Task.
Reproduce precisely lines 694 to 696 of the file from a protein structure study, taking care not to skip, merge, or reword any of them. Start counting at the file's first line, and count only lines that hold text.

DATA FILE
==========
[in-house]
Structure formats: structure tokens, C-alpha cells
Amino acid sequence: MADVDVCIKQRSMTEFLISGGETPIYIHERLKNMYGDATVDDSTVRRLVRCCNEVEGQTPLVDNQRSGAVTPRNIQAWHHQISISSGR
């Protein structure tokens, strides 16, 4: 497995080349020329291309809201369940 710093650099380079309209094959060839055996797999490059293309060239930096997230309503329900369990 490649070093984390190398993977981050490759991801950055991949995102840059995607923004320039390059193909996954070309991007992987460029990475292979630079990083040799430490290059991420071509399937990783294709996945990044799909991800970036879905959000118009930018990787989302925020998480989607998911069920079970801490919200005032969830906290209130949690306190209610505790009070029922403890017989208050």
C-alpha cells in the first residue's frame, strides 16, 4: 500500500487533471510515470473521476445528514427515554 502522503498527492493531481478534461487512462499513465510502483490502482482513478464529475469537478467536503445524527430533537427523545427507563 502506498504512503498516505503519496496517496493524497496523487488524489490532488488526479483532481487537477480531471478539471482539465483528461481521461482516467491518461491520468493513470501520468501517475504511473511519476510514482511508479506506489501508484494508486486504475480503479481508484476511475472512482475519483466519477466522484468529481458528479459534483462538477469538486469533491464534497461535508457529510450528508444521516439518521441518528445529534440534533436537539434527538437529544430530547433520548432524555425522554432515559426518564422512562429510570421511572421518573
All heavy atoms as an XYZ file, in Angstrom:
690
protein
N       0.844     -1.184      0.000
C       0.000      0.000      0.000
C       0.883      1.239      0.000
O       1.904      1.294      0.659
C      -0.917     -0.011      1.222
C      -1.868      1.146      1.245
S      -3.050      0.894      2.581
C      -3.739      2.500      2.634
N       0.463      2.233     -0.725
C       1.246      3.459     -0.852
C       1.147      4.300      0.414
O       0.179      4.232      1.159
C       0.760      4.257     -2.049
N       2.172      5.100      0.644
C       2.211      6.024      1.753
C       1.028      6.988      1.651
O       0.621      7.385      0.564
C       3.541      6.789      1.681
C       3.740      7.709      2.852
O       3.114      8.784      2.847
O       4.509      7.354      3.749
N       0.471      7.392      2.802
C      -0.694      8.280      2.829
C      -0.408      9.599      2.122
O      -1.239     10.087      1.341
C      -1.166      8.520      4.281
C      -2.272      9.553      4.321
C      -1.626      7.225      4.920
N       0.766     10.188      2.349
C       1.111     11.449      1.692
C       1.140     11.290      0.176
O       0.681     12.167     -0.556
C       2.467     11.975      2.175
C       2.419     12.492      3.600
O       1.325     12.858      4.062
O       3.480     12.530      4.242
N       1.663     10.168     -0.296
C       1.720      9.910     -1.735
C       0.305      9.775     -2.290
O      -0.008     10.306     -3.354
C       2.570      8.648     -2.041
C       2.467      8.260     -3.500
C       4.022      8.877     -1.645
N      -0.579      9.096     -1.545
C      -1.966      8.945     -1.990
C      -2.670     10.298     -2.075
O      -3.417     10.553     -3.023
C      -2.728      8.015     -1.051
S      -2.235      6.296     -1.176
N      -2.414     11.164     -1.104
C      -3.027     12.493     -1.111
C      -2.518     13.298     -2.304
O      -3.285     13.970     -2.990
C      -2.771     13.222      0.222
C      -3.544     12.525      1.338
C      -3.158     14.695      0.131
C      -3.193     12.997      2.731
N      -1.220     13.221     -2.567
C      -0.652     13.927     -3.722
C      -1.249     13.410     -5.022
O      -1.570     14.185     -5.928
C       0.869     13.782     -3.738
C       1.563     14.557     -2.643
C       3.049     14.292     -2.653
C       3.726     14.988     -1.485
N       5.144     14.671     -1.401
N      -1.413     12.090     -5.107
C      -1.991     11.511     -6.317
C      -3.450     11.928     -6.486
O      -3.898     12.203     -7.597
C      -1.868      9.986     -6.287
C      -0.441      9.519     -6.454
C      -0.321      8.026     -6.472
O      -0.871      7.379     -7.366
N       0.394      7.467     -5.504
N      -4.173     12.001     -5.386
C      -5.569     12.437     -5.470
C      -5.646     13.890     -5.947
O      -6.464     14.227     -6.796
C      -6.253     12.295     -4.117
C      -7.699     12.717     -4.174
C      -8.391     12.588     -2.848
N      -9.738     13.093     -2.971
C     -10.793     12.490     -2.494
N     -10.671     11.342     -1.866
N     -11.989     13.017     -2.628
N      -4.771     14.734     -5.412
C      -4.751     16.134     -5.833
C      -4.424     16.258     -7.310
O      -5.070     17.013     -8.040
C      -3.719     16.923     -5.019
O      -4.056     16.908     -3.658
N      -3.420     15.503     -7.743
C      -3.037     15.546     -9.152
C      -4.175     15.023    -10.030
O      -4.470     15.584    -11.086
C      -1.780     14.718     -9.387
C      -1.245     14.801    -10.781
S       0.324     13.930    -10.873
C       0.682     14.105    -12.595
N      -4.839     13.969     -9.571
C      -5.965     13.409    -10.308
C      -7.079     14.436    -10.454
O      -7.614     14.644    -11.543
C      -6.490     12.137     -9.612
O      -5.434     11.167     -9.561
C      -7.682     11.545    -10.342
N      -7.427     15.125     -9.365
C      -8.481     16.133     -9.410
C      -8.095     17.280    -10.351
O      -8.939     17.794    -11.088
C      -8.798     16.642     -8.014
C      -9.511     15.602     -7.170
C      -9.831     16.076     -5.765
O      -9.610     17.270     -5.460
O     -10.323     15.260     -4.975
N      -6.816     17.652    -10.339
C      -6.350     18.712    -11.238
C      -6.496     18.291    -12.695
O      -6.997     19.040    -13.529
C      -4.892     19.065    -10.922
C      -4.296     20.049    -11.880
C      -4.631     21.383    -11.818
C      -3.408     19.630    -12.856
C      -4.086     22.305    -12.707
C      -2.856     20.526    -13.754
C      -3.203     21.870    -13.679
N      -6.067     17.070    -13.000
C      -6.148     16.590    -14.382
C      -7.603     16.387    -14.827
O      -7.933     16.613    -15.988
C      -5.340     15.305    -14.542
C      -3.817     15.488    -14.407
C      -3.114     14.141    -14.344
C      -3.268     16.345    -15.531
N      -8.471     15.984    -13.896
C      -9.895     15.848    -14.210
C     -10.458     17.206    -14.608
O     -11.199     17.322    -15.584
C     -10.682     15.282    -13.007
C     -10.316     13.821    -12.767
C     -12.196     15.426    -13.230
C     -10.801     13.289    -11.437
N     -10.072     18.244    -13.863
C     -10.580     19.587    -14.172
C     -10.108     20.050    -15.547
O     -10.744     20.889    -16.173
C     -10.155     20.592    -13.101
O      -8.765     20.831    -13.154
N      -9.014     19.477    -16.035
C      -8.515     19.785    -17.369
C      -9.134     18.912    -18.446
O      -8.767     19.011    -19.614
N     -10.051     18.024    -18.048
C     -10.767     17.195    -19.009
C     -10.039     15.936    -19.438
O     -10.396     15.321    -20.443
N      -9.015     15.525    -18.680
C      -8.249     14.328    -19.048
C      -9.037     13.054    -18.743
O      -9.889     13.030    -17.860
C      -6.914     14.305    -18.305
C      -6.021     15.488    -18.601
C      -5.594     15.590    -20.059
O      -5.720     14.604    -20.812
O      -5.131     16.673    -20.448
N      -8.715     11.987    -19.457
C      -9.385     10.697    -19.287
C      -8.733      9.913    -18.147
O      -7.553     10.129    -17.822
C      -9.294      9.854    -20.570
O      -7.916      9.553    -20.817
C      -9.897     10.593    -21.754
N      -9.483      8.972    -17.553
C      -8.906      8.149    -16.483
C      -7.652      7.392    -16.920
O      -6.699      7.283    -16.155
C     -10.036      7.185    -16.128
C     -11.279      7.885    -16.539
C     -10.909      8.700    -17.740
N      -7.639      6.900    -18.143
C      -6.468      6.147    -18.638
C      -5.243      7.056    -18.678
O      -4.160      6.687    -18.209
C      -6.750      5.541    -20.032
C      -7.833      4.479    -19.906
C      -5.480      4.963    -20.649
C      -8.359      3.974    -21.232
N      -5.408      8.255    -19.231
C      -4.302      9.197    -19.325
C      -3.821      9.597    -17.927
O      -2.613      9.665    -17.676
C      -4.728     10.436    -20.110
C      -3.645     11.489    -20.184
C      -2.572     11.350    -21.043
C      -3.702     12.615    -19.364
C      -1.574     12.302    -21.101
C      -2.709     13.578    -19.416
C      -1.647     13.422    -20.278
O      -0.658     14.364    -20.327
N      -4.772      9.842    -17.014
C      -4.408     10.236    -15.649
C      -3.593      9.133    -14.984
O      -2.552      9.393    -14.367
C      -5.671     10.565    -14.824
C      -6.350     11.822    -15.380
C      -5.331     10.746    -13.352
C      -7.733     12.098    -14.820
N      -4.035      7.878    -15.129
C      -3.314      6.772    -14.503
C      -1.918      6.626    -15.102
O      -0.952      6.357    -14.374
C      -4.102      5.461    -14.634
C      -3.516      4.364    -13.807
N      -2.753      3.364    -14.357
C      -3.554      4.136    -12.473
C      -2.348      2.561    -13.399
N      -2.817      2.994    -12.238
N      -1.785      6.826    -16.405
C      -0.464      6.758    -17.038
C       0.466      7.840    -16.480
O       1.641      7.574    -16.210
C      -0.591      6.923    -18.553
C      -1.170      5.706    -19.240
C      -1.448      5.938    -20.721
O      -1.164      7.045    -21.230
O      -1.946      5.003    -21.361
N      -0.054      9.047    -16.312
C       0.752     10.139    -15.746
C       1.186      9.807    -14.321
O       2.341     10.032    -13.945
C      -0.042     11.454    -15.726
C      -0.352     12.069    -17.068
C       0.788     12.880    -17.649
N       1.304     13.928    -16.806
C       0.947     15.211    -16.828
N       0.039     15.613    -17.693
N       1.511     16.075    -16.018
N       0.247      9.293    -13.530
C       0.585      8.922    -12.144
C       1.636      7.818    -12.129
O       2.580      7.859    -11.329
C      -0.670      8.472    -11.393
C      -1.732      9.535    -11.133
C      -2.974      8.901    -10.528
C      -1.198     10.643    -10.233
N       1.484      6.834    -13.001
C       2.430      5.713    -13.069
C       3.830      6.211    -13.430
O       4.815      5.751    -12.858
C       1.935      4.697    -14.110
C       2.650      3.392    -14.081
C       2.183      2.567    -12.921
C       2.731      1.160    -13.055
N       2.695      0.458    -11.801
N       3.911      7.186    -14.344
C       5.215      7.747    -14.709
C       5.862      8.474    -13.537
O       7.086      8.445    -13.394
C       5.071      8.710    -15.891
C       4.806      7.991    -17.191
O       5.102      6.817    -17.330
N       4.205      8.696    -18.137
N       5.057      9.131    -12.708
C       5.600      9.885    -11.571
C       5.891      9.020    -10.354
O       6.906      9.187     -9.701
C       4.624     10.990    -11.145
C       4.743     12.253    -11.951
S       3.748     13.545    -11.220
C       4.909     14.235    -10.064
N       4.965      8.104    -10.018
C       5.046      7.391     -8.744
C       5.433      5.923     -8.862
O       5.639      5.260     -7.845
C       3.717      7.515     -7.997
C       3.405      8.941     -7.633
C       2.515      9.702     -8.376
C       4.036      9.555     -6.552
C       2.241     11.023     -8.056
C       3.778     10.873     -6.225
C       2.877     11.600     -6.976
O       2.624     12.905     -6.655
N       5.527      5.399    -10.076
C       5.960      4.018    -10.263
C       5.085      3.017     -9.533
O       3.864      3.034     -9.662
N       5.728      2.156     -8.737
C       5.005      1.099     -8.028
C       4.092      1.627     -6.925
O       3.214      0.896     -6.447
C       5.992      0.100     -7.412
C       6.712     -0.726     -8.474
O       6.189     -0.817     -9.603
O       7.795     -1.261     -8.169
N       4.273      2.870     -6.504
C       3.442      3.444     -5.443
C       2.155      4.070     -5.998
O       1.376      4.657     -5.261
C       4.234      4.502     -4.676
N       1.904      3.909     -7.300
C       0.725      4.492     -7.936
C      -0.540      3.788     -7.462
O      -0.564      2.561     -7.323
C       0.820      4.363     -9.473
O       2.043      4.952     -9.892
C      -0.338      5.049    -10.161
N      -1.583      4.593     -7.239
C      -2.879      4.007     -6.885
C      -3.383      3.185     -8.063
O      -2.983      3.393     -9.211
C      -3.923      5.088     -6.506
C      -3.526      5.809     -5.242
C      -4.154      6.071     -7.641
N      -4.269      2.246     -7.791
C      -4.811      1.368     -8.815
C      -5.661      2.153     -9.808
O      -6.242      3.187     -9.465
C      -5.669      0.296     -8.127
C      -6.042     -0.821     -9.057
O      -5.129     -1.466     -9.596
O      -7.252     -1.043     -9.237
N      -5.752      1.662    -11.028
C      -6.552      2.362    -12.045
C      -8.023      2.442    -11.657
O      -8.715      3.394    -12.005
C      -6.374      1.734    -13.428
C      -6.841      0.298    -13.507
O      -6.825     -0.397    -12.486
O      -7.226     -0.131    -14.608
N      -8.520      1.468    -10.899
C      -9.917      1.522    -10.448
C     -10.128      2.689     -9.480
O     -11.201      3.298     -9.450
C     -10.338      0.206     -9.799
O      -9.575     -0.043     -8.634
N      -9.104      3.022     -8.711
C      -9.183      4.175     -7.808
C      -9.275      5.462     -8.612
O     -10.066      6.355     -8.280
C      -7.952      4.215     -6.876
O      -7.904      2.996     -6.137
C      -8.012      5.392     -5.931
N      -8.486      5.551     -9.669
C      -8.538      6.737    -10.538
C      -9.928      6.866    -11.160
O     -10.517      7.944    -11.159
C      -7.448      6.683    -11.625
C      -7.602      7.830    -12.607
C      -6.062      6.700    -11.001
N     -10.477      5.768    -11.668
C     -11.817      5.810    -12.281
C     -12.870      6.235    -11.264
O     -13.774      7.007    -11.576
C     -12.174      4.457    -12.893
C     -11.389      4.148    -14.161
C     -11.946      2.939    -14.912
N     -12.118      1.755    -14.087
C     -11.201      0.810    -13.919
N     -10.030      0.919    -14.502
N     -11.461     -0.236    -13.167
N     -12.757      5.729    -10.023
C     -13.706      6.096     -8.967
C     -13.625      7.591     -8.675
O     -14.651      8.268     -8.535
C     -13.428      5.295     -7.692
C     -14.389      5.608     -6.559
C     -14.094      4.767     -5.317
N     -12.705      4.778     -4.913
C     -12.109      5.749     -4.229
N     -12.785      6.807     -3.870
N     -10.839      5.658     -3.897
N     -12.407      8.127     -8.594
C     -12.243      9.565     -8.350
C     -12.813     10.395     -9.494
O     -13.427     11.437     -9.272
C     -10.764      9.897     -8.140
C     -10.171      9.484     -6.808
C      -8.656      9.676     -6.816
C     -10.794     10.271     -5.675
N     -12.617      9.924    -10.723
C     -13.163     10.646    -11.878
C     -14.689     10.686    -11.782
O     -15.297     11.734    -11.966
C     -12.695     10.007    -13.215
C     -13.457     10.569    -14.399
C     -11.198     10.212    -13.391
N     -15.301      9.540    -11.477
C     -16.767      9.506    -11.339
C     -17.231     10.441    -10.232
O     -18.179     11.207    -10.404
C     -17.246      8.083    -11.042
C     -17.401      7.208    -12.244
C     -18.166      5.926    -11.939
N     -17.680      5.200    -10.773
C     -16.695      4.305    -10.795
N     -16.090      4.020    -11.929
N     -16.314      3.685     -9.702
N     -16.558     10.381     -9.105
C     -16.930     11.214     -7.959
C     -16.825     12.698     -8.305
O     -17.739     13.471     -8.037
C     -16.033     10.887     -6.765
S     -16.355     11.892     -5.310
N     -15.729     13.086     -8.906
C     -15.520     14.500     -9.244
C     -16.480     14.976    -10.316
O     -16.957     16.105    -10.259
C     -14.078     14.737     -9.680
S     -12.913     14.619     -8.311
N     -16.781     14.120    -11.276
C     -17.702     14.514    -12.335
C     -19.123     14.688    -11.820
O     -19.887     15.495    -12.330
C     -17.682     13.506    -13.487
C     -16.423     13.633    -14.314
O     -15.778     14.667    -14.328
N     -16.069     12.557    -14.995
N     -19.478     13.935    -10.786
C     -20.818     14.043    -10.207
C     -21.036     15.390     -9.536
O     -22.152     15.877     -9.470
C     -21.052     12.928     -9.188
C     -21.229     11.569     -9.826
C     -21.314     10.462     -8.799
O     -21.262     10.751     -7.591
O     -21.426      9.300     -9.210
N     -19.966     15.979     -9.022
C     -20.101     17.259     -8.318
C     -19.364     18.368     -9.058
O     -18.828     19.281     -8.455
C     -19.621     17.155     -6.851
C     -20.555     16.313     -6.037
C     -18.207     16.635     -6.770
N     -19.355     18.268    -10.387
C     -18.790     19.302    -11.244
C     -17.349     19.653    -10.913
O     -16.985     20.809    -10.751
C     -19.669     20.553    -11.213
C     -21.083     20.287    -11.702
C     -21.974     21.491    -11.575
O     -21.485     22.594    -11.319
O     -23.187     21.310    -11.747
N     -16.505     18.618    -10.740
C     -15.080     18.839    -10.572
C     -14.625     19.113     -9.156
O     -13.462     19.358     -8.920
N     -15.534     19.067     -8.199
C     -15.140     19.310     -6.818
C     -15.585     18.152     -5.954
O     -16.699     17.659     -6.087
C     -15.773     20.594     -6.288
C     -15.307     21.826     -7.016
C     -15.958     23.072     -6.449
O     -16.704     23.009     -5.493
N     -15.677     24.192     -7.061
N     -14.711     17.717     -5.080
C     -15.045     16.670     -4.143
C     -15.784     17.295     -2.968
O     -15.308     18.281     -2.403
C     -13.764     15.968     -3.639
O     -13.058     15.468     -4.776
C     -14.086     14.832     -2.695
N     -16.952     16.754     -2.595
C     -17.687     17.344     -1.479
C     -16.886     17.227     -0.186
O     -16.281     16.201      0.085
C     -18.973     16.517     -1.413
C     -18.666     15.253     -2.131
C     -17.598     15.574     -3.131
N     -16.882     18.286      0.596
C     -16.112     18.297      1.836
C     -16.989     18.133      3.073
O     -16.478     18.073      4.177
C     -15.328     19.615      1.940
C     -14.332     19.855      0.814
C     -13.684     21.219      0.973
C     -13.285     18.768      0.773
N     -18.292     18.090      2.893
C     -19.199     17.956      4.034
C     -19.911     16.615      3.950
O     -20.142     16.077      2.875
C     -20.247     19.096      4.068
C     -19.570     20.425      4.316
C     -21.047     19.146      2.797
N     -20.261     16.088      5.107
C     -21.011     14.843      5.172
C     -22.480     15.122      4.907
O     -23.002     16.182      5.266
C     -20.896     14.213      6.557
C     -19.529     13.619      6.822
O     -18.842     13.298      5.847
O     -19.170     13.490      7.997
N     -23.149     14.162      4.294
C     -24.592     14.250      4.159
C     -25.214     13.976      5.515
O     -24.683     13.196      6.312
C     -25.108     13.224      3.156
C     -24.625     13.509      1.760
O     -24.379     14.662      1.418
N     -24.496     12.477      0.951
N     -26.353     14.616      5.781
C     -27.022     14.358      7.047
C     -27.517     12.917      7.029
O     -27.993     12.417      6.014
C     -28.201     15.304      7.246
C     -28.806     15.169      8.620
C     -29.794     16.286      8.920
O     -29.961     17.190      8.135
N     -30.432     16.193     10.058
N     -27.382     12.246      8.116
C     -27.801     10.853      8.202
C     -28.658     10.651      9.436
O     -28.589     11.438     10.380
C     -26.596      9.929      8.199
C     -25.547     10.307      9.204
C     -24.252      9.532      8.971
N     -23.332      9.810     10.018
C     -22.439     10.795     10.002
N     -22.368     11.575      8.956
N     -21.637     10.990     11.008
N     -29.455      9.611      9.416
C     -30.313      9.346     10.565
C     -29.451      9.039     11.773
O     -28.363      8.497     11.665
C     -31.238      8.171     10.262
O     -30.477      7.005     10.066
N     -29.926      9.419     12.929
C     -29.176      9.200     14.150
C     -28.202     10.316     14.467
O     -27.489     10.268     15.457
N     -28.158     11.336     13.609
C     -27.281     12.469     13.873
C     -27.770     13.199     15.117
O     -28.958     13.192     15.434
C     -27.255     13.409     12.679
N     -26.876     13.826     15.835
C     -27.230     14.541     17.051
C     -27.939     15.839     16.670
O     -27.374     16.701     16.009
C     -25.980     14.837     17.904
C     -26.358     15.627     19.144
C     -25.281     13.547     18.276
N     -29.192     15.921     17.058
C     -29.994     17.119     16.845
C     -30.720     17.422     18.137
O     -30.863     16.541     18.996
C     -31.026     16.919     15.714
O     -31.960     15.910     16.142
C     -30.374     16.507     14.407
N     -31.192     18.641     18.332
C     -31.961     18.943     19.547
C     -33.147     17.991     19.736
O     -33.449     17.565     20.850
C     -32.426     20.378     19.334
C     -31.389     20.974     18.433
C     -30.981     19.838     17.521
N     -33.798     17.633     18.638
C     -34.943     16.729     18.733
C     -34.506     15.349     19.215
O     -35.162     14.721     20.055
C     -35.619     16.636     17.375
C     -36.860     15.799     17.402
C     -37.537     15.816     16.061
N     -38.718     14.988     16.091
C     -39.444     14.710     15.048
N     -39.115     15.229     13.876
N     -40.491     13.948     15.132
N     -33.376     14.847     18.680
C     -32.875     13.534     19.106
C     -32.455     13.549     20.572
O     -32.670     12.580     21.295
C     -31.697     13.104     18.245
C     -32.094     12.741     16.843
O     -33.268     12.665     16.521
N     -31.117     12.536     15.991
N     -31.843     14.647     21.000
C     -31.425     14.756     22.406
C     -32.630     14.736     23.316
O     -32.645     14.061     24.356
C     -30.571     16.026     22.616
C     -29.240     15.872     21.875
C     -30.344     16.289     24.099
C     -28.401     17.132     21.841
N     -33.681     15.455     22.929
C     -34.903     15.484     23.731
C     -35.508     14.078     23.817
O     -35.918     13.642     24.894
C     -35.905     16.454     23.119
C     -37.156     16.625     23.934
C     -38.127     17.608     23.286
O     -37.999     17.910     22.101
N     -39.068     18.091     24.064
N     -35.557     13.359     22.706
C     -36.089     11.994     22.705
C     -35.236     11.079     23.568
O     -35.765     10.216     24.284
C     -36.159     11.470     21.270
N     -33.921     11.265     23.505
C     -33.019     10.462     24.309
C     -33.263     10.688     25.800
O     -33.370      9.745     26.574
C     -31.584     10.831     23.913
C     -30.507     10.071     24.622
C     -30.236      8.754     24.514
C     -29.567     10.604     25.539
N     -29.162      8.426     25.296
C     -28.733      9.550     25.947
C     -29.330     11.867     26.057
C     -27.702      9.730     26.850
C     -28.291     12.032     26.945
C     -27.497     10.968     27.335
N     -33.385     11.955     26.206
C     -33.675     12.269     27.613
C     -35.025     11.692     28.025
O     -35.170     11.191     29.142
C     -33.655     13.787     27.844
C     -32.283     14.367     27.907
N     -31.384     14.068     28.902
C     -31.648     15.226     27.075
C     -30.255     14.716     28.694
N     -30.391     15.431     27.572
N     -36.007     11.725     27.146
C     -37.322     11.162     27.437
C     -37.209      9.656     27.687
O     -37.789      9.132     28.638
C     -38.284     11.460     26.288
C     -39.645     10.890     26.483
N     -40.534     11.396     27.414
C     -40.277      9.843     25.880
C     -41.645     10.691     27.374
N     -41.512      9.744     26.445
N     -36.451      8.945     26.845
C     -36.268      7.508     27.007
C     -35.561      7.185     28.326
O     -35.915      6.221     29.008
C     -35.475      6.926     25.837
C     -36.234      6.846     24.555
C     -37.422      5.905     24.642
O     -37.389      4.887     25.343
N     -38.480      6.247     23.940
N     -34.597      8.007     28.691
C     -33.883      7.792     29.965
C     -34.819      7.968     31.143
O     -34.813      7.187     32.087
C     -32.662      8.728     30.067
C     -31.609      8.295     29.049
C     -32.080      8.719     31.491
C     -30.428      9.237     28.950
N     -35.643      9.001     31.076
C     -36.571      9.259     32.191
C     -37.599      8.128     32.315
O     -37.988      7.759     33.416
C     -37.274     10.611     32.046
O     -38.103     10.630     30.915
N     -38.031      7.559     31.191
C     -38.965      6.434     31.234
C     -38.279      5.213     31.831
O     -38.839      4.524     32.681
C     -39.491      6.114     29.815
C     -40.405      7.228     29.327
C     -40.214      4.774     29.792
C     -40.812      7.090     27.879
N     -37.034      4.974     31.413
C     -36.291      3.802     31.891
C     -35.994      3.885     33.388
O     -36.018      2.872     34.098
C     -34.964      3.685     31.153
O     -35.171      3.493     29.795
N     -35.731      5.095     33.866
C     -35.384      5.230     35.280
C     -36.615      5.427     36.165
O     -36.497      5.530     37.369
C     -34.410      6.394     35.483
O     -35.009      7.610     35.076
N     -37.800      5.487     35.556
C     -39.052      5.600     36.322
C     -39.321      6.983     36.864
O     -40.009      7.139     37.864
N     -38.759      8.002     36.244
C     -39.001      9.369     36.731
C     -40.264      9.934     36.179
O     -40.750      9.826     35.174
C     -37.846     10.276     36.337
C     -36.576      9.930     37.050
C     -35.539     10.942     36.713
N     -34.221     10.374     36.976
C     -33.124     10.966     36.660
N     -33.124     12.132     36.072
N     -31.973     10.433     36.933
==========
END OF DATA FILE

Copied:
C     -35.539     10.942     36.713
N     -34.221     10.374     36.976
C     -33.124     10.966     36.660